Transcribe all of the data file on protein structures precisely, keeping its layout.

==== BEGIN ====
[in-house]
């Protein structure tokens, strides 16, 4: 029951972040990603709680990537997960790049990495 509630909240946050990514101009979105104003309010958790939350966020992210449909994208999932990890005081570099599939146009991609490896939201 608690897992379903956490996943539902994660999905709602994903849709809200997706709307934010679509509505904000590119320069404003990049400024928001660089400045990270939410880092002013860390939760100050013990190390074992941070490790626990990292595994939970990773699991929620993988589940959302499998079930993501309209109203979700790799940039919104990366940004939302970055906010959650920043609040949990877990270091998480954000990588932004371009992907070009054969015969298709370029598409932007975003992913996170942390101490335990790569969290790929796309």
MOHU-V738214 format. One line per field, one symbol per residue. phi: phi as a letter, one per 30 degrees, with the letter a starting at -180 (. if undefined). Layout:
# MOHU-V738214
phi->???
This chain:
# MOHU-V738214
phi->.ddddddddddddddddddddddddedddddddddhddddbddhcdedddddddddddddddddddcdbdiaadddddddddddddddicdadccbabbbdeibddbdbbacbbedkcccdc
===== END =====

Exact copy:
[in-house]
């Protein structure tokens, strides 16, 4: 029951972040990603709680990537997960790049990495 509630909240946050990514101009979105104003309010958790939350966020992210449909994208999932990890005081570099599939146009991609490896939201 608690897992379903956490996943539902994660999905709602994903849709809200997706709307934010679509509505904000590119320069404003990049400024928001660089400045990270939410880092002013860390939760100050013990190390074992941070490790626990990292595994939970990773699991929620993988589940959302499998079930993501309209109203979700790799940039919104990366940004939302970055906010959650920043609040949990877990270091998480954000990588932004371009992907070009054969015969298709370029598409932007975003992913996170942390101490335990790569969290790929796309």
MOHU-V738214 format. One line per field, one symbol per residue. phi: phi as a letter, one per 30 degrees, with the letter a starting at -180 (. if undefined). Layout:
# MOHU-V738214
phi->???
This chain:
# MOHU-V738214
phi->.ddddddddddddddddddddddddedddddddddhddddbddhcdedddddddddddddddddddcdbdiaadddddddddddddddicdadccbabbbdeibddbdbbacbbedkcccdc